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For The Signal Of Liberty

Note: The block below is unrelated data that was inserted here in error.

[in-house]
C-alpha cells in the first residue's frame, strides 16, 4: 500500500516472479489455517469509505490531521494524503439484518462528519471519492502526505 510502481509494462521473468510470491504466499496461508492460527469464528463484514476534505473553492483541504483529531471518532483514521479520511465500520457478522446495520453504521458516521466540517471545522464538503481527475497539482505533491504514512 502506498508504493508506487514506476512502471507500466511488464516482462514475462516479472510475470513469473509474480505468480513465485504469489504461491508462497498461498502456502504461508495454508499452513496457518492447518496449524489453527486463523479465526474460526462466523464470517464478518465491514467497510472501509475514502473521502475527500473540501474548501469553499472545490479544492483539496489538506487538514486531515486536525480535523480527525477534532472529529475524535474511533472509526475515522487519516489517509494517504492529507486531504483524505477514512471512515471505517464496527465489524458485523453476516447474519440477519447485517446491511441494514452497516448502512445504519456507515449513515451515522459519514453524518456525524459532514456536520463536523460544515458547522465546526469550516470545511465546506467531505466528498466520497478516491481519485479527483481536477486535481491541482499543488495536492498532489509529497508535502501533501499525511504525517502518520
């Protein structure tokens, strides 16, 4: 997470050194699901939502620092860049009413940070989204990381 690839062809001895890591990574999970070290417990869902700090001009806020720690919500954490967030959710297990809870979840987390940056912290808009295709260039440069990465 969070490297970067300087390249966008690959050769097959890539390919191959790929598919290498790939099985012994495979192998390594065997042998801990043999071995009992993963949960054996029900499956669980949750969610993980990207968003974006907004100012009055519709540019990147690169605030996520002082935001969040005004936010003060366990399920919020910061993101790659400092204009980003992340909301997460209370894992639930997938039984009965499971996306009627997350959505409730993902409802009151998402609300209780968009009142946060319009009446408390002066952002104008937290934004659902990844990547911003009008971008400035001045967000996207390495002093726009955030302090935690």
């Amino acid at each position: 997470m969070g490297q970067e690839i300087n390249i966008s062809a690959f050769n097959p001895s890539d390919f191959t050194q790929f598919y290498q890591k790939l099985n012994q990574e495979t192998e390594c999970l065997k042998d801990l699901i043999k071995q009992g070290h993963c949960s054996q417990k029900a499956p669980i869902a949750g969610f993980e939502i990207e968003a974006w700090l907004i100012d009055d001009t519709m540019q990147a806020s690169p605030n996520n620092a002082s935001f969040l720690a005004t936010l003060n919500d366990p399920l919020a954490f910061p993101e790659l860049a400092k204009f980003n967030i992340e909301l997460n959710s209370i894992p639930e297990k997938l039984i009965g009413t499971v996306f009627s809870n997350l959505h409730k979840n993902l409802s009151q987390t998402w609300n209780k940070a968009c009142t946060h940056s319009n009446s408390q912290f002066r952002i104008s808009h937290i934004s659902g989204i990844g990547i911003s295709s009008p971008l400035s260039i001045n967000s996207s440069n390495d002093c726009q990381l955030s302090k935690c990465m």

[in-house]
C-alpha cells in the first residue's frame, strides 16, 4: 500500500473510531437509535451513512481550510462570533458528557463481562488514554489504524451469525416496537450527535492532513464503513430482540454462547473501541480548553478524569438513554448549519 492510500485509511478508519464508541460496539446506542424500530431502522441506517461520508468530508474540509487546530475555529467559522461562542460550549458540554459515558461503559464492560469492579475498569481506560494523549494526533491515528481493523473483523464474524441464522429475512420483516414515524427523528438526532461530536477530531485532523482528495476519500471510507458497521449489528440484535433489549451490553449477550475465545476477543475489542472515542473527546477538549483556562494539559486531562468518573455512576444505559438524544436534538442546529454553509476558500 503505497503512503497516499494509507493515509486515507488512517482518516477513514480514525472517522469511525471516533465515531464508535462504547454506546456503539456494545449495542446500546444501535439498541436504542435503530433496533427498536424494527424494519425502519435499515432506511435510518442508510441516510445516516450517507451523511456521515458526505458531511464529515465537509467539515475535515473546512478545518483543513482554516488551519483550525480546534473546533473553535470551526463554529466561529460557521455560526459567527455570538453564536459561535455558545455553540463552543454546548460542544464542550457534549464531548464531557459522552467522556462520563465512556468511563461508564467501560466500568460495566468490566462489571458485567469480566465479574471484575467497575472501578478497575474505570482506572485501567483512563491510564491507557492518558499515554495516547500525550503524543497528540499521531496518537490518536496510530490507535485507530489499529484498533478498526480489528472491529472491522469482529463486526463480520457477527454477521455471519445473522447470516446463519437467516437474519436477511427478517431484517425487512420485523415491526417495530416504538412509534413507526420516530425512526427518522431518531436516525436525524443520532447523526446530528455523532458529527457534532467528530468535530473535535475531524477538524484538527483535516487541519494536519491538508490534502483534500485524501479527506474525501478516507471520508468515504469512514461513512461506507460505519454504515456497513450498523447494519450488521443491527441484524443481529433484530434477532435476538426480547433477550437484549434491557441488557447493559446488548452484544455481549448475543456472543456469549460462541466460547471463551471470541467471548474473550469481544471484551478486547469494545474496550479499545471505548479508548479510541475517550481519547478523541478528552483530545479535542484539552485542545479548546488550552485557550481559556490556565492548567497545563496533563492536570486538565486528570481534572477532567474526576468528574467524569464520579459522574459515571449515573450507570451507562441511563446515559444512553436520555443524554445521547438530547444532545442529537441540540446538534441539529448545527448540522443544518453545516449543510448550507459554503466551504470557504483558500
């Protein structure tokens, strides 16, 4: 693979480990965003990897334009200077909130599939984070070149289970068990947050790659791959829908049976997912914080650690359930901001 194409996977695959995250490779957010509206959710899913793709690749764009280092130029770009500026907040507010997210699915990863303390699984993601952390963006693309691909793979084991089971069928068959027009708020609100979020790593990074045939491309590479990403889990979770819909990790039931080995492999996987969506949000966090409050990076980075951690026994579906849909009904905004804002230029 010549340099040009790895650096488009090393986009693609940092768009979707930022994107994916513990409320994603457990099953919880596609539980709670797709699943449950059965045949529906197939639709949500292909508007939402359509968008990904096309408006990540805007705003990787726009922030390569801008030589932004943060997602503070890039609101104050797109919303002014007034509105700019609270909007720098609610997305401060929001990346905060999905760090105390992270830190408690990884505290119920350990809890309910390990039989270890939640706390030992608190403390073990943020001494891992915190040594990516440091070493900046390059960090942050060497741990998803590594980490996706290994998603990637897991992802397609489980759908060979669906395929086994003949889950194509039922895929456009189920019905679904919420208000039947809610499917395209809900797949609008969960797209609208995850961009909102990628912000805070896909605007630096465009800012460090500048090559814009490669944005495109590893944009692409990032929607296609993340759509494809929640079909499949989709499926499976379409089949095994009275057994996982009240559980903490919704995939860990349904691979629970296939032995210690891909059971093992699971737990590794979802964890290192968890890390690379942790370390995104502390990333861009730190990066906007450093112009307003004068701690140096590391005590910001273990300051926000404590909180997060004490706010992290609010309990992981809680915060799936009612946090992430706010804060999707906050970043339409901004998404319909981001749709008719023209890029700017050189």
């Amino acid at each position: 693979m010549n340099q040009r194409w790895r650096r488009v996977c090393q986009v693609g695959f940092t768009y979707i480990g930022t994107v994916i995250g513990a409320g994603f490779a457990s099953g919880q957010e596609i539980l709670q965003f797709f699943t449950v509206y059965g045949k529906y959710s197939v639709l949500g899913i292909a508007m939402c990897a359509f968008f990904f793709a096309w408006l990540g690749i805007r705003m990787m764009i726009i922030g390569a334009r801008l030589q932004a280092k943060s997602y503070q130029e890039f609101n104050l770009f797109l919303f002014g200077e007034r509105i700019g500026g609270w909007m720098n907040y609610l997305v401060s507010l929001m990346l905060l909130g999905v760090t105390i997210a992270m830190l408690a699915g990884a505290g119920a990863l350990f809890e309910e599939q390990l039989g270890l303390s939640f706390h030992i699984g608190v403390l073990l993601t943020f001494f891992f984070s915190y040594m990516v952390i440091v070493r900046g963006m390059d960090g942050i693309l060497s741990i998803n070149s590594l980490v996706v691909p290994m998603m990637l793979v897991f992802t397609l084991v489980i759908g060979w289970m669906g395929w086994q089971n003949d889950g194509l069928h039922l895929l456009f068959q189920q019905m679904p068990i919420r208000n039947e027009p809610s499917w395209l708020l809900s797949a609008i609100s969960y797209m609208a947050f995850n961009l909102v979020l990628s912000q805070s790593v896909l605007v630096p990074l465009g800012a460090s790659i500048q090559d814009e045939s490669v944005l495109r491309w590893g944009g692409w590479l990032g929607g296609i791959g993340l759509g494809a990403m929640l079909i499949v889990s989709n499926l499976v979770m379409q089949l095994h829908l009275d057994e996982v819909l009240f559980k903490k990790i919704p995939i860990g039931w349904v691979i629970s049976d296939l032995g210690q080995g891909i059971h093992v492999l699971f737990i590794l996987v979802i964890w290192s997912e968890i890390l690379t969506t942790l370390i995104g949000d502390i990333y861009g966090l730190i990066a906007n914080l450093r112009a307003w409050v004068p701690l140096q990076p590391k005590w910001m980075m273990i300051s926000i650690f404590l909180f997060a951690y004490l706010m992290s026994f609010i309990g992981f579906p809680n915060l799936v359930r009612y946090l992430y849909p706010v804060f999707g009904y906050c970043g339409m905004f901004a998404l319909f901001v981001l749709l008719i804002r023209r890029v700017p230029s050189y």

For The Signal Of Liberty image
Parent Issue
Day
22
Month
September
Year
1841
Copyright
Public Domain
OCR Text